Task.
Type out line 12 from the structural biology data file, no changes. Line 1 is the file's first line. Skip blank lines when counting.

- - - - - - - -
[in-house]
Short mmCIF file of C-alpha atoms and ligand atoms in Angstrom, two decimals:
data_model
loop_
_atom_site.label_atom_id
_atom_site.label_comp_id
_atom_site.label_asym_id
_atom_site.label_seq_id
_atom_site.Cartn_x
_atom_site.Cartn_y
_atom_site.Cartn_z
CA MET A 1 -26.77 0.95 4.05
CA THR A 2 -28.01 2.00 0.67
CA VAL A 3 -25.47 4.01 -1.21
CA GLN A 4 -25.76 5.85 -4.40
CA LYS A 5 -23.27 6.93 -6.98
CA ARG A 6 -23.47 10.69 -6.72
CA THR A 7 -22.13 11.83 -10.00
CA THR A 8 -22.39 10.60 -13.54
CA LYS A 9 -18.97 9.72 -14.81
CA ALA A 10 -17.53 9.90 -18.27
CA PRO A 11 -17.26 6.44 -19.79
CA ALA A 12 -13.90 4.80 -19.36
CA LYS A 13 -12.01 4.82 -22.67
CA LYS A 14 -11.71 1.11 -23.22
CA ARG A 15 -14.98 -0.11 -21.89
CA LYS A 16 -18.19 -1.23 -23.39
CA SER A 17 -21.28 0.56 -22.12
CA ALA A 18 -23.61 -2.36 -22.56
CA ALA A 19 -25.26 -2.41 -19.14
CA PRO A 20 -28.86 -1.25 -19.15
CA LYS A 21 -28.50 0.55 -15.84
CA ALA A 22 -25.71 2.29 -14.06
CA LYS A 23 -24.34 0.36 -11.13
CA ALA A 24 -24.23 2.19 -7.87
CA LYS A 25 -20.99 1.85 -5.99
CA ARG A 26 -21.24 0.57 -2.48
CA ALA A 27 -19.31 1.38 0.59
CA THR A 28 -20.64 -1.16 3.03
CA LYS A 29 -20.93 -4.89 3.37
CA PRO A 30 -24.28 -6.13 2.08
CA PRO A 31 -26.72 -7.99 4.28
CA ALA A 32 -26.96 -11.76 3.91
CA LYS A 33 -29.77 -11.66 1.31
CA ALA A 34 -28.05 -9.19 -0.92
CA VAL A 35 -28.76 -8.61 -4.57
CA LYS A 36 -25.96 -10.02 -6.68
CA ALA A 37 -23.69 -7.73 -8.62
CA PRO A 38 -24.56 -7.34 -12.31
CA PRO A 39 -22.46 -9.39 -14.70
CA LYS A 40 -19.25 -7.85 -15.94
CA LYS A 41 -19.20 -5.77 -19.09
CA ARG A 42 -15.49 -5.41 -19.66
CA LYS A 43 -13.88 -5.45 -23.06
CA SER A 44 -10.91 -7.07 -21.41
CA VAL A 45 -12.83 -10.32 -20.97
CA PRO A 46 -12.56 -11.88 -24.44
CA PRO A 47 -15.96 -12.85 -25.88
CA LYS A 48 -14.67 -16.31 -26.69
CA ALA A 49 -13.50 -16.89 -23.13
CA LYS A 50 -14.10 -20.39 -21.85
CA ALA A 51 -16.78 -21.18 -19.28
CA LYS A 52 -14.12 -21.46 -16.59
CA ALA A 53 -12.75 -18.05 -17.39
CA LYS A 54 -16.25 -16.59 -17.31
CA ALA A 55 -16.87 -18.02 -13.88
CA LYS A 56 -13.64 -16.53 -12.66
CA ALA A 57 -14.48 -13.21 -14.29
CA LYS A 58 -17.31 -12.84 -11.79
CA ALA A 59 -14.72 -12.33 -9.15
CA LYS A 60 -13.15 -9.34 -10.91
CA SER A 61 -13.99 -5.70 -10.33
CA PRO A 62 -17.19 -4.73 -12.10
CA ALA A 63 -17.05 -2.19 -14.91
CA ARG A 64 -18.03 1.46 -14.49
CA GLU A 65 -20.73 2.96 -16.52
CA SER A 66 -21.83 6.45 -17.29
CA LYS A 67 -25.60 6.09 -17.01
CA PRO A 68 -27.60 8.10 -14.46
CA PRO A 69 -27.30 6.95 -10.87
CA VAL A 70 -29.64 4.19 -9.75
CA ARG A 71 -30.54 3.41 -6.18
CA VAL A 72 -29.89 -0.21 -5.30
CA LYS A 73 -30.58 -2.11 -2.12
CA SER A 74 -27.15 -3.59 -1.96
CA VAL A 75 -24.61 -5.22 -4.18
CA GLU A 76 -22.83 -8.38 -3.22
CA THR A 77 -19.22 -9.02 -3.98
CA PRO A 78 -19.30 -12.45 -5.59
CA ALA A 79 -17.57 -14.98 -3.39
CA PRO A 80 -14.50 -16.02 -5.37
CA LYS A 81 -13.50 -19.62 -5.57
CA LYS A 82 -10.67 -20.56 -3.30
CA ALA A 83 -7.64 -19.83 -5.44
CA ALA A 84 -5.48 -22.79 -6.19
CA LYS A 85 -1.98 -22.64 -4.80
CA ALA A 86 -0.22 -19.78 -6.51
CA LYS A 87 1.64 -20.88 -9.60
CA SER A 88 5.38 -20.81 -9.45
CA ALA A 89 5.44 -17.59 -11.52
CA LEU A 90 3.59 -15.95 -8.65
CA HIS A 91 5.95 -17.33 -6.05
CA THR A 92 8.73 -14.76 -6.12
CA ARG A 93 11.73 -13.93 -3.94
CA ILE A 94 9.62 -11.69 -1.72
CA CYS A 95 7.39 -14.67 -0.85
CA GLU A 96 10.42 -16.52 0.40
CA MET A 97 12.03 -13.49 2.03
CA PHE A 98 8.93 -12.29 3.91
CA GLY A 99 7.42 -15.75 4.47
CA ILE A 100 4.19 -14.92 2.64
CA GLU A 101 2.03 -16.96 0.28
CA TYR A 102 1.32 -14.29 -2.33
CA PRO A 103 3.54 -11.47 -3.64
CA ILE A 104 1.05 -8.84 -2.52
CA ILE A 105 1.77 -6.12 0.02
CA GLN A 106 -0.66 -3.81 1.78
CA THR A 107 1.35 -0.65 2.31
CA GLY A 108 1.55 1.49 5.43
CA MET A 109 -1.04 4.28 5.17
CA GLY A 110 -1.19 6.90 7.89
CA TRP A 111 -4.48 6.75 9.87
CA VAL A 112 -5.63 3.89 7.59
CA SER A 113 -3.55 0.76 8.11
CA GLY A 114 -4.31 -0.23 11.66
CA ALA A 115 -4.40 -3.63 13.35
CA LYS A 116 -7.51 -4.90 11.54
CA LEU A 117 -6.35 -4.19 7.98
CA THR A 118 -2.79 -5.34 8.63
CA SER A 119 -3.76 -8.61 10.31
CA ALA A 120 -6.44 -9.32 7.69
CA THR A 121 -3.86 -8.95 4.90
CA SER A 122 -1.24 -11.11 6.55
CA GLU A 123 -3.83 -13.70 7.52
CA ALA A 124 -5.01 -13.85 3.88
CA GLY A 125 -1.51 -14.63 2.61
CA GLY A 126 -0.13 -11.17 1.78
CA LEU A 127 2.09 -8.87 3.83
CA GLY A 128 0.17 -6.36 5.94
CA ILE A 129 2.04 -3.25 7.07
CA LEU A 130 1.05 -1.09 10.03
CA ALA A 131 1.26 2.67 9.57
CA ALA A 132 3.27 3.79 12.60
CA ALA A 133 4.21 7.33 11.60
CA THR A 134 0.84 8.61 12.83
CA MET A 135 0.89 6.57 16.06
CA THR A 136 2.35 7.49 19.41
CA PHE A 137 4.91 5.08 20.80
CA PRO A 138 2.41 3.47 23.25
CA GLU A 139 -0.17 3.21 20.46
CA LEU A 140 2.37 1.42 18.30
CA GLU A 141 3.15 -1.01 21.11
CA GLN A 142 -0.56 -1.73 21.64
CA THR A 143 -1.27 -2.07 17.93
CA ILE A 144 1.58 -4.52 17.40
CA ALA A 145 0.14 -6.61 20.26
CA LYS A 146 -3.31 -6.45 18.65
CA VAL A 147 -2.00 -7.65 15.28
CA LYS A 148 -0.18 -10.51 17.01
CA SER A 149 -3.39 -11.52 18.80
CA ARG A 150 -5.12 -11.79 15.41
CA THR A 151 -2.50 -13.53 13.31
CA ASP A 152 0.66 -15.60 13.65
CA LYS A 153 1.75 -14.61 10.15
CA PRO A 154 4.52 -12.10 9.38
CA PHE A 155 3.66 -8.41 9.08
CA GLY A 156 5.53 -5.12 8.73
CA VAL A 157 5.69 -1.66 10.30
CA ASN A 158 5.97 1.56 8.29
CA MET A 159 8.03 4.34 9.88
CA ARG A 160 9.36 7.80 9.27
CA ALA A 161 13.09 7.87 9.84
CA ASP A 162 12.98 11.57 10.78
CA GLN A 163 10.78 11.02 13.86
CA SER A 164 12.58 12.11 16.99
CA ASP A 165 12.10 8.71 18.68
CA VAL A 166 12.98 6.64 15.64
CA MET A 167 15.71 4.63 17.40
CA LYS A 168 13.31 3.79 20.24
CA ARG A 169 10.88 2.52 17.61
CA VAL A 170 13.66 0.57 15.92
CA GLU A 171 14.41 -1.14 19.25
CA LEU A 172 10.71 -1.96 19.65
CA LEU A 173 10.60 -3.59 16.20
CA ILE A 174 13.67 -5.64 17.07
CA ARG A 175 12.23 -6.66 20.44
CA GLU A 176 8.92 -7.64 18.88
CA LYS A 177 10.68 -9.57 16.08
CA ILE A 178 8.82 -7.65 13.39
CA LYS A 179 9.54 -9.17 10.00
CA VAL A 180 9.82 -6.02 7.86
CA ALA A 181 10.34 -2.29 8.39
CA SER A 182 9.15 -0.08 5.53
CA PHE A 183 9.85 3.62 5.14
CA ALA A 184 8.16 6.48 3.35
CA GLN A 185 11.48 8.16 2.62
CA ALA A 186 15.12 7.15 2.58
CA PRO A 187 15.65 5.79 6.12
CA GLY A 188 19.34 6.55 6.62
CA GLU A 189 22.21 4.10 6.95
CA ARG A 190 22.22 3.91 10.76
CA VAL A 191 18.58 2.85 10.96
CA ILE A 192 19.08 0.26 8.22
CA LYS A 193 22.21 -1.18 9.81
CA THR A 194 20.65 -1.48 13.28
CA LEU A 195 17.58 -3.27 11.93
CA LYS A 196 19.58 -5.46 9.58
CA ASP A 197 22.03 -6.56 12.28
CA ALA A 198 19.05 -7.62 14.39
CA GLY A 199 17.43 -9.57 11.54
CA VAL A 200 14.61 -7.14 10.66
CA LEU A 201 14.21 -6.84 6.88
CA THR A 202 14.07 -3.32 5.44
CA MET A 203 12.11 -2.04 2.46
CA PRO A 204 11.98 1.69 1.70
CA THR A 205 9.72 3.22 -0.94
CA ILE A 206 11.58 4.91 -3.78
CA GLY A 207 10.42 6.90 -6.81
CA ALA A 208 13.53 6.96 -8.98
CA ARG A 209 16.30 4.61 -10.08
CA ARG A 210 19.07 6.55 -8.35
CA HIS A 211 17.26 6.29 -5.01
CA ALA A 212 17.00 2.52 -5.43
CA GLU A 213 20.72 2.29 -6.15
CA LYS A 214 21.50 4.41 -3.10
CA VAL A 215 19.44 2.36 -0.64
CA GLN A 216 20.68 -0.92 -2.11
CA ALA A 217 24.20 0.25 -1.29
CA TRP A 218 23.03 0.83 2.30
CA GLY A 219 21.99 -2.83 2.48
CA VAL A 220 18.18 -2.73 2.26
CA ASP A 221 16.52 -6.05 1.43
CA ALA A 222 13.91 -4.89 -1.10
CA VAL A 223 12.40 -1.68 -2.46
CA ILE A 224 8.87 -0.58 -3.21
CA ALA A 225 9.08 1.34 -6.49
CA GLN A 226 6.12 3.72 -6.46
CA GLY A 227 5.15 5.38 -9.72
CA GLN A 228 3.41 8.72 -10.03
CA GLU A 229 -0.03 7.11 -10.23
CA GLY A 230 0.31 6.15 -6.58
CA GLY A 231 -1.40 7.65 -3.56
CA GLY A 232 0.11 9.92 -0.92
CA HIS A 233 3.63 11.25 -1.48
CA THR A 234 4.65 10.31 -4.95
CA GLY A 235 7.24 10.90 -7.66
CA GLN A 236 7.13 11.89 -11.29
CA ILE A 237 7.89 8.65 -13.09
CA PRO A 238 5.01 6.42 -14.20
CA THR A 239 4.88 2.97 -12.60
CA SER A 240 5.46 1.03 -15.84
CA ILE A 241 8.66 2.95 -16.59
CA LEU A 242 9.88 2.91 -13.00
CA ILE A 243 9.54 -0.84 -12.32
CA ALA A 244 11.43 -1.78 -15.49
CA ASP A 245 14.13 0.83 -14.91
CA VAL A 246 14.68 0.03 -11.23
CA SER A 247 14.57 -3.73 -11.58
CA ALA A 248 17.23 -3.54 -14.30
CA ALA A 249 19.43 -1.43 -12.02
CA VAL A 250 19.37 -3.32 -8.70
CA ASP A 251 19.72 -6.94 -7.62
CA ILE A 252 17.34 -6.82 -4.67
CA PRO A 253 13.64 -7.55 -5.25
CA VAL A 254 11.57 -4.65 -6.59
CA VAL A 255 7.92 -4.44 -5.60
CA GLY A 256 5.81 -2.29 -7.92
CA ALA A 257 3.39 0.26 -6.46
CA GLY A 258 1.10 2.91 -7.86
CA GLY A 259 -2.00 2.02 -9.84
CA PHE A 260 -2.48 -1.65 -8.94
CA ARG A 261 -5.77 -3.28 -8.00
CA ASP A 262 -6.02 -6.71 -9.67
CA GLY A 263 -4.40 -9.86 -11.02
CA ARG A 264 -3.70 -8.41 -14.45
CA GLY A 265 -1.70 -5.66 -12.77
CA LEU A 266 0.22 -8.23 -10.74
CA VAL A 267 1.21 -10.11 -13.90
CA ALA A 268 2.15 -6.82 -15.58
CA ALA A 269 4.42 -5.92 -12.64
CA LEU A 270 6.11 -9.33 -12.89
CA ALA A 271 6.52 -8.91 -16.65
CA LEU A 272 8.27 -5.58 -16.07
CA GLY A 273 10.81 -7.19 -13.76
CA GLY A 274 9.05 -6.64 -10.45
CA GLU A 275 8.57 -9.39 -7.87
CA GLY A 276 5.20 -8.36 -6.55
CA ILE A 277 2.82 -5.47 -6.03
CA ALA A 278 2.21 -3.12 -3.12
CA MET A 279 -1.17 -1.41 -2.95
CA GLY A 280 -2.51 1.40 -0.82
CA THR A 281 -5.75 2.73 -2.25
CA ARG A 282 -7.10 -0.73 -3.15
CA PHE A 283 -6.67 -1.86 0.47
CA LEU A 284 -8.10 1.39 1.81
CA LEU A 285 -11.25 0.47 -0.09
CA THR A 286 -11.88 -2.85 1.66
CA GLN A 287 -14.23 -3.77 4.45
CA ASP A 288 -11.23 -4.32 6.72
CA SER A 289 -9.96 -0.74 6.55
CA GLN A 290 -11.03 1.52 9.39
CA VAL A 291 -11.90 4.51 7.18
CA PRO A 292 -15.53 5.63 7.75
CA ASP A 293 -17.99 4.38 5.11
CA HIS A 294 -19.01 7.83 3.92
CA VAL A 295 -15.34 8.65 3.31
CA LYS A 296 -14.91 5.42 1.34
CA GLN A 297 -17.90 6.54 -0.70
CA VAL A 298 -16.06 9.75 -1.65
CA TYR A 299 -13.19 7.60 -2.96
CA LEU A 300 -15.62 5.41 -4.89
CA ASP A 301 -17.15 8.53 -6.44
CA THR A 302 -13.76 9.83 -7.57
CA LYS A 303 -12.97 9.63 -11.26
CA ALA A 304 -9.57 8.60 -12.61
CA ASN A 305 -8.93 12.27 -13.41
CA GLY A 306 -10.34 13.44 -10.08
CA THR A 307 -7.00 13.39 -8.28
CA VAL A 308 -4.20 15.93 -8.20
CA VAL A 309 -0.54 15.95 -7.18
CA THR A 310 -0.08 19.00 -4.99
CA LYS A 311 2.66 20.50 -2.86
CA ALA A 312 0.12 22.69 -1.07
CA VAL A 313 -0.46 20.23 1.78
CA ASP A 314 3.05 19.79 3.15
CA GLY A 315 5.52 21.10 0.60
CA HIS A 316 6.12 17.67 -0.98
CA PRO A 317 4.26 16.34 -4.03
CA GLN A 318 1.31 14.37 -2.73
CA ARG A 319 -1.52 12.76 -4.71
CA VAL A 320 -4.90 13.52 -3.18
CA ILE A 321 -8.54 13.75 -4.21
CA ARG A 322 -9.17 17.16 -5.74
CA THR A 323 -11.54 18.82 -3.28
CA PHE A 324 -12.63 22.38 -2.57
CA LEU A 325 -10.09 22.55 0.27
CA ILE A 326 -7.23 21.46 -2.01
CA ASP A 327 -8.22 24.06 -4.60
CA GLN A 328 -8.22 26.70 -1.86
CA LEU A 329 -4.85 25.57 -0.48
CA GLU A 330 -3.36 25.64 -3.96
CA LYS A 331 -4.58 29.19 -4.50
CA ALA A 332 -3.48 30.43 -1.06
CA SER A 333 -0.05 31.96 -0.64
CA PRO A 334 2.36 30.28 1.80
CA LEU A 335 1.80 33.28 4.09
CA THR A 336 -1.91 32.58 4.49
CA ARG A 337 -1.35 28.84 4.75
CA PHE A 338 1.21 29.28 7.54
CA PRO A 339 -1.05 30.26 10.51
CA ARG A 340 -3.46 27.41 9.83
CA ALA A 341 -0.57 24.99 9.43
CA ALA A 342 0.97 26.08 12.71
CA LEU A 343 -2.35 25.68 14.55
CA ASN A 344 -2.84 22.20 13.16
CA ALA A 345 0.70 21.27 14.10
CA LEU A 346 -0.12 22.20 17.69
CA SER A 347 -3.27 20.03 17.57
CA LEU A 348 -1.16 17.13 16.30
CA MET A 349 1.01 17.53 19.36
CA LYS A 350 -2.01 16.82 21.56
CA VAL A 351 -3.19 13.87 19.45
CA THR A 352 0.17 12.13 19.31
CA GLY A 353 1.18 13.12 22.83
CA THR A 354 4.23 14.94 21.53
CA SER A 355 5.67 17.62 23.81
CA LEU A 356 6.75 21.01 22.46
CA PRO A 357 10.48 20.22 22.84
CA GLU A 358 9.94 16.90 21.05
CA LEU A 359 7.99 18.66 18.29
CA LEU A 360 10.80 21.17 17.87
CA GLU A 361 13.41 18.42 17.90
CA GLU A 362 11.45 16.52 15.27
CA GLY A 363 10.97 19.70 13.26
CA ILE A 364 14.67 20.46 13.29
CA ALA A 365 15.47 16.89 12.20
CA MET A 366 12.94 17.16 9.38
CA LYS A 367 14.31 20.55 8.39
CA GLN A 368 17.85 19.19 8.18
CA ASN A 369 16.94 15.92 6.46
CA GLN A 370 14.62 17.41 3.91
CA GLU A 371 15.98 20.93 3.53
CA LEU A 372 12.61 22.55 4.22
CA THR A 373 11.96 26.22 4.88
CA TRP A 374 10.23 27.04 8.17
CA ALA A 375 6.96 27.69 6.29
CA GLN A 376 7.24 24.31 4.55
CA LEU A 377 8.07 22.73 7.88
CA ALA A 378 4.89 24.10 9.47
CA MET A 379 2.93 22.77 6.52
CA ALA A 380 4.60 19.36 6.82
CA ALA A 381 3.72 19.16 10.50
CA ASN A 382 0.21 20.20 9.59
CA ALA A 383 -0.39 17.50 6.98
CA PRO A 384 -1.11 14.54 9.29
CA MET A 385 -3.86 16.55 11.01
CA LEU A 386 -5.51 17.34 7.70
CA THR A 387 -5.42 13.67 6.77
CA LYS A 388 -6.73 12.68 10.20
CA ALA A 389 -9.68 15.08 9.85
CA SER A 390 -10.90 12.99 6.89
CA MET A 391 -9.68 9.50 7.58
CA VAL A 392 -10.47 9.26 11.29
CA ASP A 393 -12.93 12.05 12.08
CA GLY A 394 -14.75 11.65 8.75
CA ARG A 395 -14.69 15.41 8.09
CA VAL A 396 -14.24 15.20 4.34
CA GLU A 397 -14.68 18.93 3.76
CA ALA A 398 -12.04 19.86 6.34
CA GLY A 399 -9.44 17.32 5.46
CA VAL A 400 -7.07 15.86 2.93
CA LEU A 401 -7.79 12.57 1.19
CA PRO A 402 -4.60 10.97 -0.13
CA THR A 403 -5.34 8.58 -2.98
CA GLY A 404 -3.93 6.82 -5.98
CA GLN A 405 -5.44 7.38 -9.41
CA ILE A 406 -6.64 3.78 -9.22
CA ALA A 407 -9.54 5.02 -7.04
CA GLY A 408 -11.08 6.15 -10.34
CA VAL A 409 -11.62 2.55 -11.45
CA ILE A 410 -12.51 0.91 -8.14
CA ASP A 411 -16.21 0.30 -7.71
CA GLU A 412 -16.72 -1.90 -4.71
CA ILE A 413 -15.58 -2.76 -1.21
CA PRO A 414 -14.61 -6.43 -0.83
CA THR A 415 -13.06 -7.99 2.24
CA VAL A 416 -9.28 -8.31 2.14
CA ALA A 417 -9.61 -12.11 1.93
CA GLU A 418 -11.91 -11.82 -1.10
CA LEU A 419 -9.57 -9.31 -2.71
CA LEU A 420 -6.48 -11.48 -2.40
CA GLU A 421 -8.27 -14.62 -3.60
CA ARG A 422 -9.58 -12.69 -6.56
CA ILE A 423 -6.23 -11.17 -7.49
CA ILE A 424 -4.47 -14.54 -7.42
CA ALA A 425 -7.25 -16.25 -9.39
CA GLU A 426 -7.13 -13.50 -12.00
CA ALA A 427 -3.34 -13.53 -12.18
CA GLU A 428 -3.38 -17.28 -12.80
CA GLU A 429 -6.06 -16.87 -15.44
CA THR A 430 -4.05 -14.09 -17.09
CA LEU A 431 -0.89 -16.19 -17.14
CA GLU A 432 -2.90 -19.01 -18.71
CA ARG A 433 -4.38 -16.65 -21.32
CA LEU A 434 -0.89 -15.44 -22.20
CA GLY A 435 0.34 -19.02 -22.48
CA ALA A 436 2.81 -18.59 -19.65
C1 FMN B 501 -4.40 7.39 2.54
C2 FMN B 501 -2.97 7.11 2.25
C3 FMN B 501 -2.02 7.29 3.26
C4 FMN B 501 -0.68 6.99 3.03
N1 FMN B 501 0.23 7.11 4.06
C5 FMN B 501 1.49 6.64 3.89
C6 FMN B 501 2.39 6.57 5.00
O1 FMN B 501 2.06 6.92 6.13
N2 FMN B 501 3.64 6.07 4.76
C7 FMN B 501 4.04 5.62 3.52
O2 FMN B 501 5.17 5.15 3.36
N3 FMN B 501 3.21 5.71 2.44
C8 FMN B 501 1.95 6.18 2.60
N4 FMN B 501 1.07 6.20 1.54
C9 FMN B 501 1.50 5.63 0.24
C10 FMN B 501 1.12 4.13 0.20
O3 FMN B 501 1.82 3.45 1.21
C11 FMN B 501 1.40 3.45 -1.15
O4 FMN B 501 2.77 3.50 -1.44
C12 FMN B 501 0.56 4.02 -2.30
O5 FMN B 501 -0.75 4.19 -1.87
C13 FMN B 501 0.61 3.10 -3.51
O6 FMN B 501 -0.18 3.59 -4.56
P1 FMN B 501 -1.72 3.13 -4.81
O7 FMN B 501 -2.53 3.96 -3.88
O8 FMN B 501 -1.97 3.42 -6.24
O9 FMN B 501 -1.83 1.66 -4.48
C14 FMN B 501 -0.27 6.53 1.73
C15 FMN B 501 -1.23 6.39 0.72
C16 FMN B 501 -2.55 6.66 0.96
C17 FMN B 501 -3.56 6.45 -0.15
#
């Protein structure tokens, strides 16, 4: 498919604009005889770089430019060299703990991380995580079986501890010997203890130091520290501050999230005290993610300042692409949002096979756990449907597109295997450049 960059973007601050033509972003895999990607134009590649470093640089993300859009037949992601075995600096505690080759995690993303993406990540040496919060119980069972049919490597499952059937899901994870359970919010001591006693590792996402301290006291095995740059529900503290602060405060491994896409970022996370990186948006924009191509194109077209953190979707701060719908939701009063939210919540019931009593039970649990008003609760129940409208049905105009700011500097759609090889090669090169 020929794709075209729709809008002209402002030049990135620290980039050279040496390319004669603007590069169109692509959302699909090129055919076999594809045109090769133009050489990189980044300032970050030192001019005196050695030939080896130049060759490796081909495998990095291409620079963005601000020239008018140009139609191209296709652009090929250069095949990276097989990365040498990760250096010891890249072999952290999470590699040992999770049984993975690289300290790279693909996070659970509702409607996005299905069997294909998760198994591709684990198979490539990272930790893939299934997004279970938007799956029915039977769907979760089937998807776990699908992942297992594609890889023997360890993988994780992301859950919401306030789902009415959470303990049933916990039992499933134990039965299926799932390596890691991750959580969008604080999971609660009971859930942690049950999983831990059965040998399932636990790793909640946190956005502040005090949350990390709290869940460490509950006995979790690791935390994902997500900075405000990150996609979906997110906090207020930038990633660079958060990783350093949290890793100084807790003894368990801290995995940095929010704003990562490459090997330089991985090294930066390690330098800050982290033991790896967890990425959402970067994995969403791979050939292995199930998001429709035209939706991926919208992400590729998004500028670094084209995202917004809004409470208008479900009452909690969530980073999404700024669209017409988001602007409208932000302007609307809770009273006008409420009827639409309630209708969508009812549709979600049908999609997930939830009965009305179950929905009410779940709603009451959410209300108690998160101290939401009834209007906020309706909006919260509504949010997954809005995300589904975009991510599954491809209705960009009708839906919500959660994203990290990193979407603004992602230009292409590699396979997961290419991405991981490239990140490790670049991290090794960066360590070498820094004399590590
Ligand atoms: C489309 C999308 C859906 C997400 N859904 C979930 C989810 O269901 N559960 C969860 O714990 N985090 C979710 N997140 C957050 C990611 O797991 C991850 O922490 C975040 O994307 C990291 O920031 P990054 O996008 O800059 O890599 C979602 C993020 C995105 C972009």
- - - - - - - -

CA MET A 1 -26.77 0.95 4.05